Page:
- Taste of the Town – March 5, 2014 Edition
- Slideshow – Snowstorm Pax
- 1944: Ralph Spacht donates Advertisements from 1944 building for community center
- Showcase of Homes
- Record Express undergoes most significant redesign in more than 75 years
- This ice is nice
- Crepes Recipe from the Sugar Arts Institute
- Snowy weather leads to accident
- Fire Co. needs help clearing hydrants
Flood of emotions Volunteers rescue mom and baby from raging waters of Tropical Storm Lee Tragic death at Pumping Station Road Elizabeth Township supervisors, residents applaud storm heroes
By: STEPHEN SEEBER Record Express Correspondent MELINDA ELMER Record Express Correspondent, Staff Writer
"I was preparing to go under with the baby."
That was the mindset of a young mother as she sat on the roof of her stranded car, holding her 18-month-old daughter, in raging flood water at the Hammer Creek bridge on Route 322 in Elizabeth Township. She had just watched the deadly current created by Tropical Storm Lee overtake a nearby vehicle.
"When I saw the white car go under and that lady was dead, I knew it was going to happen to us," said Alicia Estabrook, 28, of Lebanon. "I was picturing in my head being under water and not being able to breathe, and I was just hoping the baby wouldn’t go through too much suffering."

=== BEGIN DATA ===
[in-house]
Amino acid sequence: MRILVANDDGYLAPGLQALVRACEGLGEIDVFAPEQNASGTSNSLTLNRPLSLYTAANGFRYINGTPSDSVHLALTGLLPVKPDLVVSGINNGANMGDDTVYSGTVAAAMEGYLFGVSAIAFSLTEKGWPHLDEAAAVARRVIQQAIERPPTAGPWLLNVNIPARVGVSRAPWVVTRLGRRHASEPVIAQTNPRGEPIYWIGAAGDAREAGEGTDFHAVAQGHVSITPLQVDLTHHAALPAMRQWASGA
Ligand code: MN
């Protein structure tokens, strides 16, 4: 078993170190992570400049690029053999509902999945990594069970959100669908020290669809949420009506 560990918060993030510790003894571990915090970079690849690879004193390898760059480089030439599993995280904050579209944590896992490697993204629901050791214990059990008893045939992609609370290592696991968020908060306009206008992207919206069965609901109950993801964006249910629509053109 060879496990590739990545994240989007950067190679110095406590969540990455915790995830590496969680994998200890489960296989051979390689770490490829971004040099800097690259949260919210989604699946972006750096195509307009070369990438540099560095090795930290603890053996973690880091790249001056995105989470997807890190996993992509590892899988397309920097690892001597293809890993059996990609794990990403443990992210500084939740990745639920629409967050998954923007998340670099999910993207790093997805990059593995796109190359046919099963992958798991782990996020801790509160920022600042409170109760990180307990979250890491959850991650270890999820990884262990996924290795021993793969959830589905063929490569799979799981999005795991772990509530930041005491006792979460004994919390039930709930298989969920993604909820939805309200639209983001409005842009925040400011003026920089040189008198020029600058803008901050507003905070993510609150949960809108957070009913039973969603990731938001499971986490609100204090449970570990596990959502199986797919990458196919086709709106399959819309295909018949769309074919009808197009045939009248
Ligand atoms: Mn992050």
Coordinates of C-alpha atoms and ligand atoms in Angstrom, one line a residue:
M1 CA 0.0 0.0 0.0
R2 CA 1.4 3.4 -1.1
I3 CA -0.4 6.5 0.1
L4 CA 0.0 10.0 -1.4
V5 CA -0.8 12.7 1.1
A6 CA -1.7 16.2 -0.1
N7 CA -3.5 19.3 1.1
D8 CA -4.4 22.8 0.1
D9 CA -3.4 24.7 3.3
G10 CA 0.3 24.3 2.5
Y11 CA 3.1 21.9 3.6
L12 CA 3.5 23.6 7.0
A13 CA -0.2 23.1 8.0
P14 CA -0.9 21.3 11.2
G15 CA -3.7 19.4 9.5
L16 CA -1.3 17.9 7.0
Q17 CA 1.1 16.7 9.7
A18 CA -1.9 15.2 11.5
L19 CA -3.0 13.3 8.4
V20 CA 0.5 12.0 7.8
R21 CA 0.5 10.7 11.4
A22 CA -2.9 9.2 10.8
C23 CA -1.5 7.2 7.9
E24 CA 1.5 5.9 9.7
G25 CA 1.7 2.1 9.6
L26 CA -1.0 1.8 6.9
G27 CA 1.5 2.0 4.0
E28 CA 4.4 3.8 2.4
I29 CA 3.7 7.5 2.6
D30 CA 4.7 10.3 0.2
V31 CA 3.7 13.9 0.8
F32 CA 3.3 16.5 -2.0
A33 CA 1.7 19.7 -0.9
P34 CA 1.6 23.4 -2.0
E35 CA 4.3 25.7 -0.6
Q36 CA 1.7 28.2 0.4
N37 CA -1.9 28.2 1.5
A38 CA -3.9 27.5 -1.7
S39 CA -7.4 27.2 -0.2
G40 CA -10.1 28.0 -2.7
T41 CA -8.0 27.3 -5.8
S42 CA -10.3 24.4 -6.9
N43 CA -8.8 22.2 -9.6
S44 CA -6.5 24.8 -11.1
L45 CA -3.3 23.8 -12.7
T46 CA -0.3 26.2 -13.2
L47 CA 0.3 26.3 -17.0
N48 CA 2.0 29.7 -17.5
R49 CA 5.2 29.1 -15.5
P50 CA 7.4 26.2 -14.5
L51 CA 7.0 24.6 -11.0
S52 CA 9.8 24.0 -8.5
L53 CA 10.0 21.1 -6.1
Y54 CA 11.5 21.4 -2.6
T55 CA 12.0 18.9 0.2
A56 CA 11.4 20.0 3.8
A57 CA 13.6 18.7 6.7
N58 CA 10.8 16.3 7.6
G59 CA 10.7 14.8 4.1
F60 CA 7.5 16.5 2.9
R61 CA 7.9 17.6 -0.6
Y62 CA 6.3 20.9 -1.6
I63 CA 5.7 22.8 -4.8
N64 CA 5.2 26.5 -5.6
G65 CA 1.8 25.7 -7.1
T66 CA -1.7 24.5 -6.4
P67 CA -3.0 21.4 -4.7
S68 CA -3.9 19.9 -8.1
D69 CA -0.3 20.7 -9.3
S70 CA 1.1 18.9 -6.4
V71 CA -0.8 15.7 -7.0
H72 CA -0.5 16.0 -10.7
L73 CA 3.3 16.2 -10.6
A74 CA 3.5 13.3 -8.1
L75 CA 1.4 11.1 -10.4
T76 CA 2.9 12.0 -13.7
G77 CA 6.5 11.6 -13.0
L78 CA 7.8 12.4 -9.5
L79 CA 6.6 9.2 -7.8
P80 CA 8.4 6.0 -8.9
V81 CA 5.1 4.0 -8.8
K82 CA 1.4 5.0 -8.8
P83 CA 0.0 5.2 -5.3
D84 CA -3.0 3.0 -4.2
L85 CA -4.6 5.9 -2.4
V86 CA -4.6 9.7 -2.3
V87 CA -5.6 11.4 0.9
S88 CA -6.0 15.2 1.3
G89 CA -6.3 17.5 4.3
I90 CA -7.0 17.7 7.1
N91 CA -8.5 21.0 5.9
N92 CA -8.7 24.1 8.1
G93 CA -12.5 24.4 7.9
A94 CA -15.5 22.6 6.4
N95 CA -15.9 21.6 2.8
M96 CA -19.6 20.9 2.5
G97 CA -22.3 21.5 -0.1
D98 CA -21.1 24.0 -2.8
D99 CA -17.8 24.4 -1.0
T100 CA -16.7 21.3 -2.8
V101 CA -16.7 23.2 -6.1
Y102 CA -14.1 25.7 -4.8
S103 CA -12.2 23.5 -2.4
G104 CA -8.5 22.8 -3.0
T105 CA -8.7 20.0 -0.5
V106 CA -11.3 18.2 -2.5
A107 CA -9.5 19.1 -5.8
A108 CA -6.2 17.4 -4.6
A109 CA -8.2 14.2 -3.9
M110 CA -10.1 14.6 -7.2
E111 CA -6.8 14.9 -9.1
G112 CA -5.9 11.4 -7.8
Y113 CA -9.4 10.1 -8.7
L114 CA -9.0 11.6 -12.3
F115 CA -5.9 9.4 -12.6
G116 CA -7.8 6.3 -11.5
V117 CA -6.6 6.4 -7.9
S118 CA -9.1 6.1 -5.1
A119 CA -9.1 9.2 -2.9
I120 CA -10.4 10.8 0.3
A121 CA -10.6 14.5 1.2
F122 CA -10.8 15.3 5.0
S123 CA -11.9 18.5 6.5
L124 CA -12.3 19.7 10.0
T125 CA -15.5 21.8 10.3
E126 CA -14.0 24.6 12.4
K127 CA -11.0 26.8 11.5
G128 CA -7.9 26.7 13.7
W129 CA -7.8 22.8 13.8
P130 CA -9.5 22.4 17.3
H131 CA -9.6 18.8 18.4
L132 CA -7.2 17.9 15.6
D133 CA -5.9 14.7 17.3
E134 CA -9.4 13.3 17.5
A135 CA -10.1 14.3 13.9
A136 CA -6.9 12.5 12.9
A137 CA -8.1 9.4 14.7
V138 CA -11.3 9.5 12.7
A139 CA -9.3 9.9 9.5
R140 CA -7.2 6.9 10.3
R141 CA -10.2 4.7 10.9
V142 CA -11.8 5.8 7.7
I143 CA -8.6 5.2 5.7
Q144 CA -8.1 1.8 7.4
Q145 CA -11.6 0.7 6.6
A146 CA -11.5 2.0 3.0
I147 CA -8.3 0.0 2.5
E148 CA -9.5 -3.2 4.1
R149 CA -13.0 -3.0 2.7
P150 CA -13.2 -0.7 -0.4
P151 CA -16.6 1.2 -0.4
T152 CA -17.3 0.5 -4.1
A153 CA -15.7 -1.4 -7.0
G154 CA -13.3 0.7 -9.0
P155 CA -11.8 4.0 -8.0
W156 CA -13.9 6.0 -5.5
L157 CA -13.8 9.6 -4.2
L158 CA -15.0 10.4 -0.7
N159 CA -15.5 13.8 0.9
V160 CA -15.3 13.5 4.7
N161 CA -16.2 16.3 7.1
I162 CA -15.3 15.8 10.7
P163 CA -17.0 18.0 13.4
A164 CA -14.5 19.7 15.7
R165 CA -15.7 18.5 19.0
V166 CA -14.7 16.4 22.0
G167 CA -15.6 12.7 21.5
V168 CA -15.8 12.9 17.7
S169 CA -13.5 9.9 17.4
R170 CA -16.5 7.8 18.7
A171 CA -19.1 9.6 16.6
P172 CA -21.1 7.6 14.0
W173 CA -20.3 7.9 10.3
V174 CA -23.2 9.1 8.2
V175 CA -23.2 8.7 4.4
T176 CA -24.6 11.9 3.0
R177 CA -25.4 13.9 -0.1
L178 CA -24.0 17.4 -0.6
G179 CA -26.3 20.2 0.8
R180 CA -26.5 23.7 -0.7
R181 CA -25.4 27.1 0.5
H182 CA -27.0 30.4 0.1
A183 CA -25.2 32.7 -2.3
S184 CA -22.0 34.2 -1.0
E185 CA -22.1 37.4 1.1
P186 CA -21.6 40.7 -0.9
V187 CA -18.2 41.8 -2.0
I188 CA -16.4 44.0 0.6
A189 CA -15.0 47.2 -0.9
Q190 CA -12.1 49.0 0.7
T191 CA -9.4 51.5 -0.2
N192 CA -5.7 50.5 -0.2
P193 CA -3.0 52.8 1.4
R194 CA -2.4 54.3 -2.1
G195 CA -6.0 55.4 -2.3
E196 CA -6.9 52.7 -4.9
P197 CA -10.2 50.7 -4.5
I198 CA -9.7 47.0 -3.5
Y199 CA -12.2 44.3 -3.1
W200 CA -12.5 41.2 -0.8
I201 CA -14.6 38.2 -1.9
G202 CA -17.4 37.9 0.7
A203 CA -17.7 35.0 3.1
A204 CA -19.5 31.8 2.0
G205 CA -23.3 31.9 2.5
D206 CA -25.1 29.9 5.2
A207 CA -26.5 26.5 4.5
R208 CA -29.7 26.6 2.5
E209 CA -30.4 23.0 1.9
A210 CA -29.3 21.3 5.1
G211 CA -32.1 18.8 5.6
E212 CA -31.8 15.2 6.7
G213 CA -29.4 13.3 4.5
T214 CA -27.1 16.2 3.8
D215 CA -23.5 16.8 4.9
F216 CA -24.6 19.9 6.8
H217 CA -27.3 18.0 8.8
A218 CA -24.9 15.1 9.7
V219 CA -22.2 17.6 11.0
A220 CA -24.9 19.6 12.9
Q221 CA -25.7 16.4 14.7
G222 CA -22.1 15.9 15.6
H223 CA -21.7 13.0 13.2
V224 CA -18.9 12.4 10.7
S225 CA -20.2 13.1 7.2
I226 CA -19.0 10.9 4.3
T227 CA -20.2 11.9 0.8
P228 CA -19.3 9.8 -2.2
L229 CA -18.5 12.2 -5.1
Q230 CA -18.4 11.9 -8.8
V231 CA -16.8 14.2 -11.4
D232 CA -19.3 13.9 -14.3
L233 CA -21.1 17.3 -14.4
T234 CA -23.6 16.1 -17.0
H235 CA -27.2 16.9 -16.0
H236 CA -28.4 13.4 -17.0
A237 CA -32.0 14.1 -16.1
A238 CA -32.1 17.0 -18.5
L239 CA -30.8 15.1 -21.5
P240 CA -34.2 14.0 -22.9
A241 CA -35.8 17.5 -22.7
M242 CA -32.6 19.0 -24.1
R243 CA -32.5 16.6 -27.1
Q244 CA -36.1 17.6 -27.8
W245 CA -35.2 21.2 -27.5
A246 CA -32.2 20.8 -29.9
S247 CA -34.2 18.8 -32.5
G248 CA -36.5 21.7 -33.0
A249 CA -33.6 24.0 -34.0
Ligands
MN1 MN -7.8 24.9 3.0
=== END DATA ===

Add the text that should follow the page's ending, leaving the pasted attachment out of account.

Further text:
Dianne Barron, 62, also of Lebanon, the driver of that white sedan, never had a chance, according to emergency responders.
"It was quickly submerged, before we could organize a rescue," said Daniel Hogan, a volunteer firefighter from Brickerville who was at the scene in the early morning hours of Sept. 8. "Dispatch had her on the telephone. It’s deeply gut-wrenching."
Focus had to turn toward the four remaining motorists caught in the flash flood — Estabrook, who had climbed through her car’s sun roof with her daughter Tiffany, praying they wouldn’t be next; and two women trapped in their SUV in chest-high water.
The current was too strong for specialized rescue boats, helicopters were grounded, and all conventional retrieval methods had been exhausted over the course of an hour and a half.
"Somebody had to try something or we were going to watch four other individuals be taken away," Hogan recalled.